Lucas Oakeley

CAPITAL VS CREATIVITY

Lucas Oakeley
CAPITAL VS CREATIVITY

In that famous episode of Mad Men, ‘The Carousel’, Don Draper diagnoses the beguiling power of the one force in advertising that is stronger than the allure of ‘new’ – the old.

If the success of the reboots of Jurassic Park, Star Wars, and Harry Potter have shown us anything, it is that nostalgia is a potent sensation, an emotional well that studios have now learned to extract and monetize in the most calculating way. Of course, for film and television to capitalize on the power of nostalgia is nothing new: in the 90s, Dazed And Confused took audiences back to the 70s, and more recently Stranger Things enjoyed great success in large part due to its homages to the 80s. In the case of Star Wars, (and now Harry Potter also) which for the second time has been resurrected to massive financial success, the nostalgia being evoked is not just a fondness for a past time or place (of course, much of Star Wars’ current audience wasn’t alive to watch the first films) but for the original films themselves. In a sense, audiences are lining up to have their own memories replenished - memories that were sold to them by the studio in the first place.

Several critics and viewers realised immediately that The Force Awakens was a rehash of the original films, but this of course was the point: the bland conservatism of the film was essential to its wild success. It was a non-film, constituted of only the few elements necessary for the audience to fill the near-empty vessel with their own fantasies and nostalgia. Indeed, the most traumatic experience for a hard-core fan of Star Wars would have been, after the many months of anticipation, to be confronted with something totally new. There will be nothing ‘new’ about Rogue One, and - though I refuse to watch it - nothing new about Fantastic Beasts and Where to Find Them either. Ask a fan of the Marvel Cinematic Universe how many of the series’ directors they can name, and they will probably struggle to think of many, if any at all. This is because big franchises are not interested in making original films: directorial vision is antithetical to their goal (no doubt the reason that Guillermo Del Toro split ways with The Hobbit project). When you go to watch Rogue One, Fantastic Beasts, or Doctor Strange, you are not watching a film, you are prolonging a fantasy that has been sold to you.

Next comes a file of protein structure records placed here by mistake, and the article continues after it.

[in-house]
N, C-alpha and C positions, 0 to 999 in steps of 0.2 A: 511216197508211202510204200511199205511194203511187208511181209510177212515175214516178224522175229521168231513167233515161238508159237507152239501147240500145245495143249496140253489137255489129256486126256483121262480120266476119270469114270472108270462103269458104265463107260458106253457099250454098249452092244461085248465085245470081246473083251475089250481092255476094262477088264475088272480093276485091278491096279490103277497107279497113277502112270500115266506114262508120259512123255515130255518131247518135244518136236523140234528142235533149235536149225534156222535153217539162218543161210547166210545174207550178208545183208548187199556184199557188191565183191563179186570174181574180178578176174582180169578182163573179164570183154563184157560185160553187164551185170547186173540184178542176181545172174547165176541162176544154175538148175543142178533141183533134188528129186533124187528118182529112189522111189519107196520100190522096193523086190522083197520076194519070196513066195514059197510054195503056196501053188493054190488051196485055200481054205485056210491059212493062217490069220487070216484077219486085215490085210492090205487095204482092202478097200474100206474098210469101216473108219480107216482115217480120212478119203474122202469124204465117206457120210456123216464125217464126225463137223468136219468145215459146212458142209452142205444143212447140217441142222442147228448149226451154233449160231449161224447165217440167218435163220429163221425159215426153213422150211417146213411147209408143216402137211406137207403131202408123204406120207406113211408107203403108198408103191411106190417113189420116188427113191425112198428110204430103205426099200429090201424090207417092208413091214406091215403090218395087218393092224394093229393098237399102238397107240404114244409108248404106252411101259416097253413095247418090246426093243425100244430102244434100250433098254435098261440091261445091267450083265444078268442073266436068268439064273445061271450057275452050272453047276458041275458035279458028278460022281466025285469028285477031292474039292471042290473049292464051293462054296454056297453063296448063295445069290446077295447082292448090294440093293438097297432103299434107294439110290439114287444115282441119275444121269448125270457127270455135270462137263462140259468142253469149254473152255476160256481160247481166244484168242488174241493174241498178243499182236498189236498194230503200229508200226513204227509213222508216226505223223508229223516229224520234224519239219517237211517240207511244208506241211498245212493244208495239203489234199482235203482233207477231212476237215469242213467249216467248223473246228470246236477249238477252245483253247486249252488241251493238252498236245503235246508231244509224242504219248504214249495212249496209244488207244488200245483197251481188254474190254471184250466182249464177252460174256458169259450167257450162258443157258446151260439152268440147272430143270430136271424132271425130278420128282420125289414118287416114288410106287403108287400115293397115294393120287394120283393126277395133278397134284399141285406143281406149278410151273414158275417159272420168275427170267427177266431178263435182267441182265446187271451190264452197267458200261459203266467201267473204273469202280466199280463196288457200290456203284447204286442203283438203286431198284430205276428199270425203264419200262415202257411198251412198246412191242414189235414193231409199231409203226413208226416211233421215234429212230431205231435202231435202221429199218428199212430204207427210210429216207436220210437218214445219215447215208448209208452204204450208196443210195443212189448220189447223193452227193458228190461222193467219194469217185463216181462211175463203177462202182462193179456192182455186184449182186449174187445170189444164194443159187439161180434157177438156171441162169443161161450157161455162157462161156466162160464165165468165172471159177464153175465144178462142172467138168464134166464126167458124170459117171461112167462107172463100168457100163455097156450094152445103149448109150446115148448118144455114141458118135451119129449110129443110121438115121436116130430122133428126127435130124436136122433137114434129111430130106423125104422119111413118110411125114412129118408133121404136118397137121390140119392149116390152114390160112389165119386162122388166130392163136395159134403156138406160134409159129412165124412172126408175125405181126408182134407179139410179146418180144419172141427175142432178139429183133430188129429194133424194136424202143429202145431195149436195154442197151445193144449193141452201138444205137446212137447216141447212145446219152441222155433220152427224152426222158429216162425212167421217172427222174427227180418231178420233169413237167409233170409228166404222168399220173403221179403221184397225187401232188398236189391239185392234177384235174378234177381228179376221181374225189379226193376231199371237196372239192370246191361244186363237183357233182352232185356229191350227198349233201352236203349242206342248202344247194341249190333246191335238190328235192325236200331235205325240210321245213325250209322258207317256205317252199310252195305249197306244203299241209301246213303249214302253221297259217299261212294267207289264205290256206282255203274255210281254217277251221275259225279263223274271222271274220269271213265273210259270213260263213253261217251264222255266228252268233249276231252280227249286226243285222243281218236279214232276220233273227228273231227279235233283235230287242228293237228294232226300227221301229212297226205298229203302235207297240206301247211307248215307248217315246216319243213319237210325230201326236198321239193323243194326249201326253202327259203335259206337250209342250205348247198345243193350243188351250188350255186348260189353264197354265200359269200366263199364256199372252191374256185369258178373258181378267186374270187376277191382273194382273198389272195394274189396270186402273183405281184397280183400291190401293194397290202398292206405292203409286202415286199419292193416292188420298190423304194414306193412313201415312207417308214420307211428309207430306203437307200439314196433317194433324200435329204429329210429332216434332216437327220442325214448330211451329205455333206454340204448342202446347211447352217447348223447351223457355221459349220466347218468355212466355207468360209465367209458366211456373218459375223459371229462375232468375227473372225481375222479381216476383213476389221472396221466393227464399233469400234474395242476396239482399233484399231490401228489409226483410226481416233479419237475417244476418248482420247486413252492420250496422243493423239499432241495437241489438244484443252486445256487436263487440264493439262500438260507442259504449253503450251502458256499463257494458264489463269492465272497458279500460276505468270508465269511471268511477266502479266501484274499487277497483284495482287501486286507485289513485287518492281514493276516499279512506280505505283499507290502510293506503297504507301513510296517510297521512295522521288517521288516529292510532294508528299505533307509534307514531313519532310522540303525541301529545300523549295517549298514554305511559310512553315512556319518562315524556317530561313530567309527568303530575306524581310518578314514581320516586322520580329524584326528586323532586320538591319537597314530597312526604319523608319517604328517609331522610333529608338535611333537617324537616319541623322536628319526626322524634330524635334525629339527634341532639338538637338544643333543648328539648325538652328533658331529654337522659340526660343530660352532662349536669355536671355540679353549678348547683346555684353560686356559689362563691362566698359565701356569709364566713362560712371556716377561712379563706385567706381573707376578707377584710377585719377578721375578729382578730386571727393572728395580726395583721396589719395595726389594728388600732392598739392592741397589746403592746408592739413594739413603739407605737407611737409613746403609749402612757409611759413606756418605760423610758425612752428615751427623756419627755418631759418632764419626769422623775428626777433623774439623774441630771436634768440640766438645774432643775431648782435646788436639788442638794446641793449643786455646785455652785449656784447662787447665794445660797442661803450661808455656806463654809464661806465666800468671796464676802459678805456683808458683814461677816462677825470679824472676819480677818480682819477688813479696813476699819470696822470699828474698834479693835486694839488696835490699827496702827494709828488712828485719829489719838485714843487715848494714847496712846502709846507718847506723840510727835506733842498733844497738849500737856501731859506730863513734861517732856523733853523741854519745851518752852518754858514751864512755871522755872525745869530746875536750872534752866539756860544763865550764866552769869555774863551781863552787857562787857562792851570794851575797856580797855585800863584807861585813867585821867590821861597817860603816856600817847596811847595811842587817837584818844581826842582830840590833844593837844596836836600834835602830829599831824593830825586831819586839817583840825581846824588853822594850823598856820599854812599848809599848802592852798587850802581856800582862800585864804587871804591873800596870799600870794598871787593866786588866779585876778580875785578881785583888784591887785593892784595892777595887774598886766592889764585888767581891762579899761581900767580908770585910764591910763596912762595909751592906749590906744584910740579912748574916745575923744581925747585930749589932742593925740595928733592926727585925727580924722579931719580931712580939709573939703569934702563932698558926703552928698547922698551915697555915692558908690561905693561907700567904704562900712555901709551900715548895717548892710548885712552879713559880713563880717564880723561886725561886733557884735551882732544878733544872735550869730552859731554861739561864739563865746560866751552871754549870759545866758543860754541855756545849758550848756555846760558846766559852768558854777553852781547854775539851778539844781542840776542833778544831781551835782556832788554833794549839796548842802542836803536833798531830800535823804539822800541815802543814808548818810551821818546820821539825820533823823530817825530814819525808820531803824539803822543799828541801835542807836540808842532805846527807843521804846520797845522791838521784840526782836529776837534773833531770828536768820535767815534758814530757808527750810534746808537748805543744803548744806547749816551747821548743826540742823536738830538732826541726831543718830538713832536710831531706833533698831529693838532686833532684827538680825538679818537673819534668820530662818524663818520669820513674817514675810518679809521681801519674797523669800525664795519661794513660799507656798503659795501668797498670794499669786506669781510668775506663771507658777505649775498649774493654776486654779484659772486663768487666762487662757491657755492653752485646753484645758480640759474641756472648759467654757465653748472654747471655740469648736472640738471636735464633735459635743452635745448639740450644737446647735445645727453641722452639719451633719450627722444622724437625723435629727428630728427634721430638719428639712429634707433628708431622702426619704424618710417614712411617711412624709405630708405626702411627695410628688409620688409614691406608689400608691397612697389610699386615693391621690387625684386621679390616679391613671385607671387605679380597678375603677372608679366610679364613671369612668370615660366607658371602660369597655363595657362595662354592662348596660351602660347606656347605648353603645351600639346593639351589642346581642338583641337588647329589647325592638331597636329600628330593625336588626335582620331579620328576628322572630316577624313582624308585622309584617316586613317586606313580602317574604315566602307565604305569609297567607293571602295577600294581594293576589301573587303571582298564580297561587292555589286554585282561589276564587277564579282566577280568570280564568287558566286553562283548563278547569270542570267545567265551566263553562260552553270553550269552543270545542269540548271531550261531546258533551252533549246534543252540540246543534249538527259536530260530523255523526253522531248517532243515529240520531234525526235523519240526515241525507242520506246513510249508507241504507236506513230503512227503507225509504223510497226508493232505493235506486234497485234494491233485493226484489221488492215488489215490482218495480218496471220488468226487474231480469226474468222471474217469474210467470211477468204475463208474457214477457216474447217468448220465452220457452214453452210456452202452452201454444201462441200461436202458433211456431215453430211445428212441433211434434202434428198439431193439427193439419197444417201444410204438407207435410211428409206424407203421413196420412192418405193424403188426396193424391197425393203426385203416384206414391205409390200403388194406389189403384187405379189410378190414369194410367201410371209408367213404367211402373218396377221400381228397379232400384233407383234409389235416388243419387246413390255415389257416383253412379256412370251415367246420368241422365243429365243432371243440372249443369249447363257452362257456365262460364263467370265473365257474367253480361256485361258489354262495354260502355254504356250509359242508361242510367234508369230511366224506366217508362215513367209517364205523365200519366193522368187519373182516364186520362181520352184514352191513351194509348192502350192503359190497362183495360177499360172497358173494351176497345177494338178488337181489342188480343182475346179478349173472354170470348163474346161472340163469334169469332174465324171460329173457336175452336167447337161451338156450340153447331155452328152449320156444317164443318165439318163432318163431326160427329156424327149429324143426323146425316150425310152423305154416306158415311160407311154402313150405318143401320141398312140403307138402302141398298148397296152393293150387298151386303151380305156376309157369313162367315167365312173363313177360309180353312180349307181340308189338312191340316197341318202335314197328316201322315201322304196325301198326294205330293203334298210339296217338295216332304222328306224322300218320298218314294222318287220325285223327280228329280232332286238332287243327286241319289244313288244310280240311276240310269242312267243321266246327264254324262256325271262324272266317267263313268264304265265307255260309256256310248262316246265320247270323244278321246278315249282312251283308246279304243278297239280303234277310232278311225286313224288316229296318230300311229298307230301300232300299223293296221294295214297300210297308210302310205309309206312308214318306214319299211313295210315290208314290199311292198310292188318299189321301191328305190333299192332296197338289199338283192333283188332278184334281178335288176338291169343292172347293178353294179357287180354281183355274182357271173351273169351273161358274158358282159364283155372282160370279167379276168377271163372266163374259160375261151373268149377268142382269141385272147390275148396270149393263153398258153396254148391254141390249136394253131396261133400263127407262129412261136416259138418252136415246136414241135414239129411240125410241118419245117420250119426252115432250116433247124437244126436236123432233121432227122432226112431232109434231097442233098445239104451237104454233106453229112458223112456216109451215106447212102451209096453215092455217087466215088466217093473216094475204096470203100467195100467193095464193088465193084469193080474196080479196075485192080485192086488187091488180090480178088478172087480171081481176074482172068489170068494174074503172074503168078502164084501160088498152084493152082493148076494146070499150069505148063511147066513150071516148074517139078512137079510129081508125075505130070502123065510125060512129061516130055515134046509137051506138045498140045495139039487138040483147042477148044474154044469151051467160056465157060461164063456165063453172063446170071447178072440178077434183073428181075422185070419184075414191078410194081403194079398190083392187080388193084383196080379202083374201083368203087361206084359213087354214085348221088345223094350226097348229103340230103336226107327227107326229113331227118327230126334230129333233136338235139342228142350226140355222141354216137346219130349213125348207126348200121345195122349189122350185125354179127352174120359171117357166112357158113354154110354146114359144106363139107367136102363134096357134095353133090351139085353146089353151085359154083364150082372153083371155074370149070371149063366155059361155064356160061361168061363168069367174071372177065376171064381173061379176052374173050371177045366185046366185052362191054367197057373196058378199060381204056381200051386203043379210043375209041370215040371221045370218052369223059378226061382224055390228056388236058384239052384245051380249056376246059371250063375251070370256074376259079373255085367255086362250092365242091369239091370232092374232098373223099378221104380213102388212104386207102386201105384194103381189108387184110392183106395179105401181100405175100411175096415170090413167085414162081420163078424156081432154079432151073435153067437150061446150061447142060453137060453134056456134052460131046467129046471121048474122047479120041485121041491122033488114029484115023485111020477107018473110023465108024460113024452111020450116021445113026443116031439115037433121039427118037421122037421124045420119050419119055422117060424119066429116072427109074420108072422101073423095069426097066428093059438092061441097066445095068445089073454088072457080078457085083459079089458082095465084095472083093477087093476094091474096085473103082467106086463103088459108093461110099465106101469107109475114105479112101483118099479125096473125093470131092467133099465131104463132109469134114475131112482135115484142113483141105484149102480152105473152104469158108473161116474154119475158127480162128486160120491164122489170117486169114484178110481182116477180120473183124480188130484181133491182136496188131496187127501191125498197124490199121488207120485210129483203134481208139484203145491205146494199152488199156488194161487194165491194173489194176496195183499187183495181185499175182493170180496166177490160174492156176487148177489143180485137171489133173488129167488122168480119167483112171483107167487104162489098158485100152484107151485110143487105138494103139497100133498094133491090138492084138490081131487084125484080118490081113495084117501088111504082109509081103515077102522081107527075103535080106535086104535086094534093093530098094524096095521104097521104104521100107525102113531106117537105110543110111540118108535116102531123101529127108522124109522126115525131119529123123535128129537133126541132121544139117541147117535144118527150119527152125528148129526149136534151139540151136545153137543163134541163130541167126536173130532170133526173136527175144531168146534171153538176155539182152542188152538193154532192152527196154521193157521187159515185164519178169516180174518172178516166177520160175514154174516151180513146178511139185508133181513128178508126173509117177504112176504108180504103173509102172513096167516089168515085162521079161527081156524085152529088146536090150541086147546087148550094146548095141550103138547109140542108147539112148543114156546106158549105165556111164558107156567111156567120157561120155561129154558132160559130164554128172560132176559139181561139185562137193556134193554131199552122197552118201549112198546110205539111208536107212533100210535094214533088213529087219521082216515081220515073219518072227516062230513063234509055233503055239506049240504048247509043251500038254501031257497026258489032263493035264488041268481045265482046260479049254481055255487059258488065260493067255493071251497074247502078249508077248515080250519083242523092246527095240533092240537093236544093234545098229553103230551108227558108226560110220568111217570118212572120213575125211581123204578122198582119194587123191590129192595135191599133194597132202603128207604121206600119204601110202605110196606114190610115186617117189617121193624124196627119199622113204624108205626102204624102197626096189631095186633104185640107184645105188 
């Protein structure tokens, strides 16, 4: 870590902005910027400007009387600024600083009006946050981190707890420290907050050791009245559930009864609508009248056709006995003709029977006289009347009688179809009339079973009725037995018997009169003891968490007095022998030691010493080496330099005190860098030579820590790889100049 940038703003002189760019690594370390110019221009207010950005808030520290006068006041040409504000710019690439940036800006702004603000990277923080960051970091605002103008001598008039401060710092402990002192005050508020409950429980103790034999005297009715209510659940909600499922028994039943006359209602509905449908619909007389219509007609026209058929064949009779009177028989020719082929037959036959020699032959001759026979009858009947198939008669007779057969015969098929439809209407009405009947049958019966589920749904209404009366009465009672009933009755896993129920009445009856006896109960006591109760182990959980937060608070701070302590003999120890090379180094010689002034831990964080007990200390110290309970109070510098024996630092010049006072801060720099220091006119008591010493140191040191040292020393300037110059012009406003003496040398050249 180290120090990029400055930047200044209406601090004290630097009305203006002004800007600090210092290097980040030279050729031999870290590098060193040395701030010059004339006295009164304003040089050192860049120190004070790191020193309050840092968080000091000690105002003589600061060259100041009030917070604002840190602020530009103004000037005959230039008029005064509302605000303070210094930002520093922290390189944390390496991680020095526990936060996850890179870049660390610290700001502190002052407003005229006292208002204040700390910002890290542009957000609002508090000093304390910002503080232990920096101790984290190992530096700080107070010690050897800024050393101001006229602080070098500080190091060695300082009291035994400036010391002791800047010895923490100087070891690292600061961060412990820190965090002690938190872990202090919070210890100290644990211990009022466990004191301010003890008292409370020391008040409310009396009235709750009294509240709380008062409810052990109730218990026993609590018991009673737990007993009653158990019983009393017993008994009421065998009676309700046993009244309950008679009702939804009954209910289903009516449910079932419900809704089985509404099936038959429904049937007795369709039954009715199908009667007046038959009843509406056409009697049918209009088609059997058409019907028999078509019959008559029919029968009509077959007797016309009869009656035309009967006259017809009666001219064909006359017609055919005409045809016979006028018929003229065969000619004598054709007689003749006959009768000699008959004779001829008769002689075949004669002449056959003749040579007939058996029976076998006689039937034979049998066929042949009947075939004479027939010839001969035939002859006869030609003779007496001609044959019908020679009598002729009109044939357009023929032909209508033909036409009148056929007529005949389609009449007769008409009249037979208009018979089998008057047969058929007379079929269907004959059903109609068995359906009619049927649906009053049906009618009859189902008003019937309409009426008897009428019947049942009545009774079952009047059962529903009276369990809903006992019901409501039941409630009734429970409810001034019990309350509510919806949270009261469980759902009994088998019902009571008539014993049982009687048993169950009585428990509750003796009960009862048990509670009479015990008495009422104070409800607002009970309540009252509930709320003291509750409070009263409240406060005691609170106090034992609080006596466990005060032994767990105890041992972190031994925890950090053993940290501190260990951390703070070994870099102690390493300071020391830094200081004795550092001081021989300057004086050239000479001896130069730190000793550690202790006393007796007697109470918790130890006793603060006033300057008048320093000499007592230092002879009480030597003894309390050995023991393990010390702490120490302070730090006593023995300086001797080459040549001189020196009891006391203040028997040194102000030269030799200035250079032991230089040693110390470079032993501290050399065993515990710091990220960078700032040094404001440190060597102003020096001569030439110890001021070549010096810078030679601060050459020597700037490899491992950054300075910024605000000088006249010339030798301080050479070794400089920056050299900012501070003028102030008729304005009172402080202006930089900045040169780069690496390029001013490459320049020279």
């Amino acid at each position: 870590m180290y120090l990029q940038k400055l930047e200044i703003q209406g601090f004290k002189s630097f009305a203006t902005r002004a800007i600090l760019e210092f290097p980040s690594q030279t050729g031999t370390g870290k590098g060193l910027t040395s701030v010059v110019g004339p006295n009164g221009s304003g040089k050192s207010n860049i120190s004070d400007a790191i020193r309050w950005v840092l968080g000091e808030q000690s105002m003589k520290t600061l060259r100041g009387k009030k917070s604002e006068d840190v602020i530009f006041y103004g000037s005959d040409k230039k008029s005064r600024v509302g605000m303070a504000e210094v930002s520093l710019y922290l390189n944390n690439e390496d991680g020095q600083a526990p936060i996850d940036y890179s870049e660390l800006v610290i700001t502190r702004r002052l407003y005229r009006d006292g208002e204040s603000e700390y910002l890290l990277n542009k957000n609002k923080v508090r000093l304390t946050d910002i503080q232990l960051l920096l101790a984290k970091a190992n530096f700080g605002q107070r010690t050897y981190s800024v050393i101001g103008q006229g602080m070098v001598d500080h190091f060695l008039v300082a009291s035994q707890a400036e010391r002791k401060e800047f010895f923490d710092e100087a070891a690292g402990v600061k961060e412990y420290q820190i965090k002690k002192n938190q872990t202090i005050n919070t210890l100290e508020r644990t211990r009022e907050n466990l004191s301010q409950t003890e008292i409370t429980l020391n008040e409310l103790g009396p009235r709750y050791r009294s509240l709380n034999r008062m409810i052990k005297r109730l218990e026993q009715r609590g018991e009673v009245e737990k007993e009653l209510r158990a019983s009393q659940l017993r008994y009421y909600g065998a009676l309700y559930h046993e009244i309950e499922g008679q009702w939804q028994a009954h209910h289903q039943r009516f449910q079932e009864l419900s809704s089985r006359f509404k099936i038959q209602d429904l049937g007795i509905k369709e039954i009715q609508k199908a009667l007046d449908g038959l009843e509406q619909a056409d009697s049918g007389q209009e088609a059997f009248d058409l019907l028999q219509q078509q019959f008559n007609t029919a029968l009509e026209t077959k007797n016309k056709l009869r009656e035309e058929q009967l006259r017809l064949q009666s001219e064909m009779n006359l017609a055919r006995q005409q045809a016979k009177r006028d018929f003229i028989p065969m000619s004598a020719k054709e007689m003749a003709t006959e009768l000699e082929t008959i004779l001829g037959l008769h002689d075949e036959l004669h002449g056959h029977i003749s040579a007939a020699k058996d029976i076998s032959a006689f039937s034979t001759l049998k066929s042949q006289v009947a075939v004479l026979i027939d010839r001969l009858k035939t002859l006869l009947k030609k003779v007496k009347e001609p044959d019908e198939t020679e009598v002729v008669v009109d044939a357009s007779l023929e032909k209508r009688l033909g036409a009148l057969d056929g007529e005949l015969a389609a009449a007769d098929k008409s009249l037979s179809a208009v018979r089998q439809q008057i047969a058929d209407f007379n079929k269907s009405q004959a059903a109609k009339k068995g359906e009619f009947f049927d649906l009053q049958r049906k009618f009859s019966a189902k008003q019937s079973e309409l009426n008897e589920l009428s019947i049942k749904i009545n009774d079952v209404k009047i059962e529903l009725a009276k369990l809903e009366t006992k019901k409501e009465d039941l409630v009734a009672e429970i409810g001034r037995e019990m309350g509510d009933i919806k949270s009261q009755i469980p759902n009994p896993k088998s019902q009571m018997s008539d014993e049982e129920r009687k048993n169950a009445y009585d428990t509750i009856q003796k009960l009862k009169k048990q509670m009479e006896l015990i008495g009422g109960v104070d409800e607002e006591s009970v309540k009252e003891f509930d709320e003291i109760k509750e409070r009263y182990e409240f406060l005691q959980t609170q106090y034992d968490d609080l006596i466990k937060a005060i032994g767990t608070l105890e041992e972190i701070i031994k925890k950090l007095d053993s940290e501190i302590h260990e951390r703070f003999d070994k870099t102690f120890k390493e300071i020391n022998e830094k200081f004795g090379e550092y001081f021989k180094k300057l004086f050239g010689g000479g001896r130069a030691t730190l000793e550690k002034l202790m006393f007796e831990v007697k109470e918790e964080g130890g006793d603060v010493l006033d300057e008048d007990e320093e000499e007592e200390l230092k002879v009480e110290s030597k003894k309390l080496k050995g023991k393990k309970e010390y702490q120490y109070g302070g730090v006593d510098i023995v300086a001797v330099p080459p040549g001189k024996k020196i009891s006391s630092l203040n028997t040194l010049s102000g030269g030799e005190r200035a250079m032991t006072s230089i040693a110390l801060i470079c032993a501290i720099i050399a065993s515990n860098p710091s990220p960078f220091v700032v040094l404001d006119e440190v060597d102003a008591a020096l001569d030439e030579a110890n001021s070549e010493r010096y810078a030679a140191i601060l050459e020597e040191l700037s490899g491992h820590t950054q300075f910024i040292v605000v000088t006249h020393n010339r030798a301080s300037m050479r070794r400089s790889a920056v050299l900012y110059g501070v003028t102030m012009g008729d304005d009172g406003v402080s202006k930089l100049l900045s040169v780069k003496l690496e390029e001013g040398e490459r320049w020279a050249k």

This is the creative limit that all huge franchises must necessarily impose on themselves. People do not want what is new, what is revolutionary: it’s no surprise, for example, that the only truly creative film in the Harry Potter franchise - The Prisoner of Azkaban - had the worst performance at the box office. Marvel Studios are the unsurpassed masters of selling to consumers that which they’ve already seen before – in fact, through discarding the traditional chronological structure of franchises and creating a ‘cinematic universe’, they have given themselves lease to churn out dozens of minor variations of the same clichéd storyline, each one recontextualised into a superficially new setting (while making sure that these stories are just interrelated enough that watching every film yields a richer reward when their plots are inevitably brought together, as in The Avengers).

The domination of the film franchises is absolute: of the fifty highest grossing films of all time, thirty-nine are sequels or are extensions of a franchise (even when excluding films like Jurassic Park, the recent reboot of The Jungle Book, or the first Harry Potter film, which all benefited from significant pre-existing cultural capital). Any criticism of big franchises faces the common rebuttal that shallow, big budget films have always reigned over cinema - the studios simply provide audiences with what the market demands (“And anyway, it’s only a film – why can’t you just let people enjoy it?”). This is not true: in the past studios were less afraid to put these budgets behind bold, challenging films – there was some degree of risk, and of trust in the audience’s capacity to appreciate good filmmaking. In the condescending environment of contemporary cinema, could you imagine a film like The Godfather, or 2001: A Space Odyssey (the highest grossing films of 1972 and 1968, respectively) topping the box office? The cult of the franchise strangles originality from films because its primacy requires conditioning the audience into wanting only what is familiar, a task they have succeeded in so effectively that they can even sell us the same film twice – there is no clearer proof that people will line up to feed the cash cow that provides them their generic, store-bought fantasies than that fans were overjoyed when the final books of the Harry Potter, Hunger Games, and Twilight series were all split into two film adaptations.

Unfortunately, I suspect that things are going to get a whole lot worse before they get any better. There is no reason to be optimistic about the state of mainstream cinema: for every original, ambitious, big budget picture, like Mad Max: Fury Road (a rare example of a franchise done right), it seems there are a score of films like The Force Awakens or Iron Man. Perhaps the best that any individual filmgoer bored with big franchises can do is to vote with their money and avoid the tedious, yearly stream of Fantastic Beasts and Rogue Ones - not that this will put an end to bad movies any more than boycotting H&M will put an end to sweatshops. Despite the exorbitant profits generated by such franchises, movie theatre attendance is declining; maybe all that is left for the lover of Hollywood is to mourn the big screen, and the escape and wonder which it once represented.

Pushan Basu